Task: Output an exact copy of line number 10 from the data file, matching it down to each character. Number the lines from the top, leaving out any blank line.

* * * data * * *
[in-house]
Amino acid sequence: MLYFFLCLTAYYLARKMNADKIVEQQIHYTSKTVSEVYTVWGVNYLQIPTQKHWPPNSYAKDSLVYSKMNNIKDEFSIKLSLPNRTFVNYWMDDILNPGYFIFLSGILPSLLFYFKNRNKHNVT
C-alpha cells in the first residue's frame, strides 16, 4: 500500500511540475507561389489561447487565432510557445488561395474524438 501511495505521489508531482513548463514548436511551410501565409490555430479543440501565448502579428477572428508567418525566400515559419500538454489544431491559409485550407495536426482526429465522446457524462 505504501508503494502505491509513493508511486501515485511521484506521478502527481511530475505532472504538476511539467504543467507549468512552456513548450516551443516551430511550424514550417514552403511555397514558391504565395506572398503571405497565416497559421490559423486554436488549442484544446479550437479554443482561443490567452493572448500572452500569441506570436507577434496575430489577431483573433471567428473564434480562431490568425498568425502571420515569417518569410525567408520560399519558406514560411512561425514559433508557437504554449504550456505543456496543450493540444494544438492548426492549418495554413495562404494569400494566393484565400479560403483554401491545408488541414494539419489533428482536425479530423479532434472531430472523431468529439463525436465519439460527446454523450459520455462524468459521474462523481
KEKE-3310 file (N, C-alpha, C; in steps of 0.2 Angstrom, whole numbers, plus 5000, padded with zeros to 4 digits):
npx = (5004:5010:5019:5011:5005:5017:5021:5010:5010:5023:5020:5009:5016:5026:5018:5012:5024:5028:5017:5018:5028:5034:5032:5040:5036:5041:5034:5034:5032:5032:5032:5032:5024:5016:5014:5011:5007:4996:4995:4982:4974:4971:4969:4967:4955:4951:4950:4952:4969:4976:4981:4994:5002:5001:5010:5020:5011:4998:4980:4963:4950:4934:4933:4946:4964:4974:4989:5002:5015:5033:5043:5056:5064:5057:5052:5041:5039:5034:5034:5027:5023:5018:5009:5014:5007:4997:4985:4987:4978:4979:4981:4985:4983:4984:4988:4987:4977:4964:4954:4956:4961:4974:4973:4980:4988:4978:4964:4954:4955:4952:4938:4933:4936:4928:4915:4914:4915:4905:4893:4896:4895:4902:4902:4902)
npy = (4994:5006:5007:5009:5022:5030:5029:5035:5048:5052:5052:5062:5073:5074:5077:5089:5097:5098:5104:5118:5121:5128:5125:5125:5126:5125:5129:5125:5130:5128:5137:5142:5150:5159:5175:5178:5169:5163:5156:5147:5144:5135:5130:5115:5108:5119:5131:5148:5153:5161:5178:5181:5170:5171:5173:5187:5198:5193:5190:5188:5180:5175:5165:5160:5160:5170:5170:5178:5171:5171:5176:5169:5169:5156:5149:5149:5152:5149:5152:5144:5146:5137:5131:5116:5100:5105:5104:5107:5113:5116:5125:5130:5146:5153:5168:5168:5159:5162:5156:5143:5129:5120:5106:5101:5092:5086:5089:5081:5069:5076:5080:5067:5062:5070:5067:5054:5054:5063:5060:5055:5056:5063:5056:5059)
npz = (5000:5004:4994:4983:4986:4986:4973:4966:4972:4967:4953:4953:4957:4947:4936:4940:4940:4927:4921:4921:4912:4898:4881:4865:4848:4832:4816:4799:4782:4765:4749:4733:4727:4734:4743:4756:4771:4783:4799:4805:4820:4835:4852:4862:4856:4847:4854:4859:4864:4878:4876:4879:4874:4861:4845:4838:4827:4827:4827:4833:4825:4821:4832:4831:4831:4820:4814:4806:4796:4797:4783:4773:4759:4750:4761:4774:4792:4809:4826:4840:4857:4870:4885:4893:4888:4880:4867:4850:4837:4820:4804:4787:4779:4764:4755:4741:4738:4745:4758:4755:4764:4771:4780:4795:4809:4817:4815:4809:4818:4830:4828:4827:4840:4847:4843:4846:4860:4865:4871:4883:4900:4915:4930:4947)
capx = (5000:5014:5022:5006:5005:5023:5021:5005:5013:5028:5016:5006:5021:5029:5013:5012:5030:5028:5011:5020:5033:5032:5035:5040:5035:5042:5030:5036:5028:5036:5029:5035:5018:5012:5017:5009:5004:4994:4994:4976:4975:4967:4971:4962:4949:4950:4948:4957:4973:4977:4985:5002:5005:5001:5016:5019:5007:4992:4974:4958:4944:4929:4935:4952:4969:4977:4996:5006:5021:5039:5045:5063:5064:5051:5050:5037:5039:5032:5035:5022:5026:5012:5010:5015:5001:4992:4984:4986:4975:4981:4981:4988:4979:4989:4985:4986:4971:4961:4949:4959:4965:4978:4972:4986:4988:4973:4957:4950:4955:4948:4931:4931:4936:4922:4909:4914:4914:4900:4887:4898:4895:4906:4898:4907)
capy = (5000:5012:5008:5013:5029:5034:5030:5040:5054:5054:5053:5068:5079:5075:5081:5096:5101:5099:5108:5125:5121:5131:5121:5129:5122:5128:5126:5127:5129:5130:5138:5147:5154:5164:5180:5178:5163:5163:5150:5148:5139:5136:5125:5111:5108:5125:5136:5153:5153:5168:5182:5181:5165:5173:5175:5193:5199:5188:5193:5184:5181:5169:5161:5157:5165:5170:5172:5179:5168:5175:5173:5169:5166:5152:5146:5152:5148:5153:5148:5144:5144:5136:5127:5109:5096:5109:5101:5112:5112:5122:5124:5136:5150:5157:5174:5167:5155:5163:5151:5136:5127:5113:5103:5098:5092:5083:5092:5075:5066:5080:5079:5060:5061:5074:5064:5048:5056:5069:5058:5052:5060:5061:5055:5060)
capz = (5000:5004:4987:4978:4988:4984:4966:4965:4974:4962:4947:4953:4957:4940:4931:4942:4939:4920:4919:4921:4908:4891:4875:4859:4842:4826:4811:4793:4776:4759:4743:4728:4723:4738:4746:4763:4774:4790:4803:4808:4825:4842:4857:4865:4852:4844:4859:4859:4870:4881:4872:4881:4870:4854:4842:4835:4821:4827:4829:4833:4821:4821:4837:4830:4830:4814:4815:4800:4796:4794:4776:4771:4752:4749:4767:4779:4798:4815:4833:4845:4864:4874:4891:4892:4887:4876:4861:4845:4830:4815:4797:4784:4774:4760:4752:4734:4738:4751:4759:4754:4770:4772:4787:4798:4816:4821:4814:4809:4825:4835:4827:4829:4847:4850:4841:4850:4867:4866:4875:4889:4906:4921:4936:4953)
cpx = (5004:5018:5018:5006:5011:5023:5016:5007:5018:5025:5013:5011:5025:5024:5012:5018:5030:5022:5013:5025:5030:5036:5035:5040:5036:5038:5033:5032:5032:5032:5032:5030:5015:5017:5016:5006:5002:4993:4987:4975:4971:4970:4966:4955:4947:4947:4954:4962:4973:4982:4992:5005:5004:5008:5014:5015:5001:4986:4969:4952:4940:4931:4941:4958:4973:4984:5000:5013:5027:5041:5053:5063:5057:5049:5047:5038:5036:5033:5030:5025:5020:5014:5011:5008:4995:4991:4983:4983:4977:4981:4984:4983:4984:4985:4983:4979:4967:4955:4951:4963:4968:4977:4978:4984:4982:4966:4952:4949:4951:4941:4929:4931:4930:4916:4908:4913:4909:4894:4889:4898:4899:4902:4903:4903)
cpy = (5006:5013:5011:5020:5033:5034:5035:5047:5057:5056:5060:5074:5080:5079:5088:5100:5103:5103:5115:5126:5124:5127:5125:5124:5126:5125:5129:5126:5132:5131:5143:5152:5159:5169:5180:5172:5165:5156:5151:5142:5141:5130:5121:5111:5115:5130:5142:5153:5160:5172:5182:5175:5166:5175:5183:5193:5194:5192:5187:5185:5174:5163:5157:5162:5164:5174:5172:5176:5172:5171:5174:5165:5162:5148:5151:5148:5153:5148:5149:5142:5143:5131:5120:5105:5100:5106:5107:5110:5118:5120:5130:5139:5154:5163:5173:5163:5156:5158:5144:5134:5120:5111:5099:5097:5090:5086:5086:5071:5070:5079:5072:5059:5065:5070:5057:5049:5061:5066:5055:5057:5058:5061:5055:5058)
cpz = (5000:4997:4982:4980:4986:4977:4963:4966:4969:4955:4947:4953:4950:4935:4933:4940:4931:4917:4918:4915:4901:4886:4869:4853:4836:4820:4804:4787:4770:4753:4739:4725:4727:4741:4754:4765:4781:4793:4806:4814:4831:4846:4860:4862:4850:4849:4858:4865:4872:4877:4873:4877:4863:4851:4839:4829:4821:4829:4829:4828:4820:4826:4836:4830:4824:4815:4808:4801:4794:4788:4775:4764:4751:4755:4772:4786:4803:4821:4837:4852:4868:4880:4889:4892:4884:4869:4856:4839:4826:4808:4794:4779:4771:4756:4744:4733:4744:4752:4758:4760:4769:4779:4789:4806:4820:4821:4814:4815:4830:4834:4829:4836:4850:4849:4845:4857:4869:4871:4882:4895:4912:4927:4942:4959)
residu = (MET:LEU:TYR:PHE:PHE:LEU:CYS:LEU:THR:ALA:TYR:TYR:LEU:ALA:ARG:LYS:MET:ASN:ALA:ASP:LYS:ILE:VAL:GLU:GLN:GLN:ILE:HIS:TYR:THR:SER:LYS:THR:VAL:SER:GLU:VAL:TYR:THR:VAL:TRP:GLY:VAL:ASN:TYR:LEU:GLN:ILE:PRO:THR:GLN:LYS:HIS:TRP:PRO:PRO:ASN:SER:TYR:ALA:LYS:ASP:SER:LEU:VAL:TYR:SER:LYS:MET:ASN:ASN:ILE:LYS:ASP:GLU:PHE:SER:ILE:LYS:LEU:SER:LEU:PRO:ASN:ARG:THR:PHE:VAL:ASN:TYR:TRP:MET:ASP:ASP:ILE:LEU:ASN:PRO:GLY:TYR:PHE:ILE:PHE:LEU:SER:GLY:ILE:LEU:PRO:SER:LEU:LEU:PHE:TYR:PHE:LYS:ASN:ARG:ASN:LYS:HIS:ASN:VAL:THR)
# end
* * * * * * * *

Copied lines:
capz = (5000:5004:4987:4978:4988:4984:4966:4965:4974:4962:4947:4953:4957:4940:4931:4942:4939:4920:4919:4921:4908:4891:4875:4859:4842:4826:4811:4793:4776:4759:4743:4728:4723:4738:4746:4763:4774:4790:4803:4808:4825:4842:4857:4865:4852:4844:4859:4859:4870:4881:4872:4881:4870:4854:4842:4835:4821:4827:4829:4833:4821:4821:4837:4830:4830:4814:4815:4800:4796:4794:4776:4771:4752:4749:4767:4779:4798:4815:4833:4845:4864:4874:4891:4892:4887:4876:4861:4845:4830:4815:4797:4784:4774:4760:4752:4734:4738:4751:4759:4754:4770:4772:4787:4798:4816:4821:4814:4809:4825:4835:4827:4829:4847:4850:4841:4850:4867:4866:4875:4889:4906:4921:4936:4953)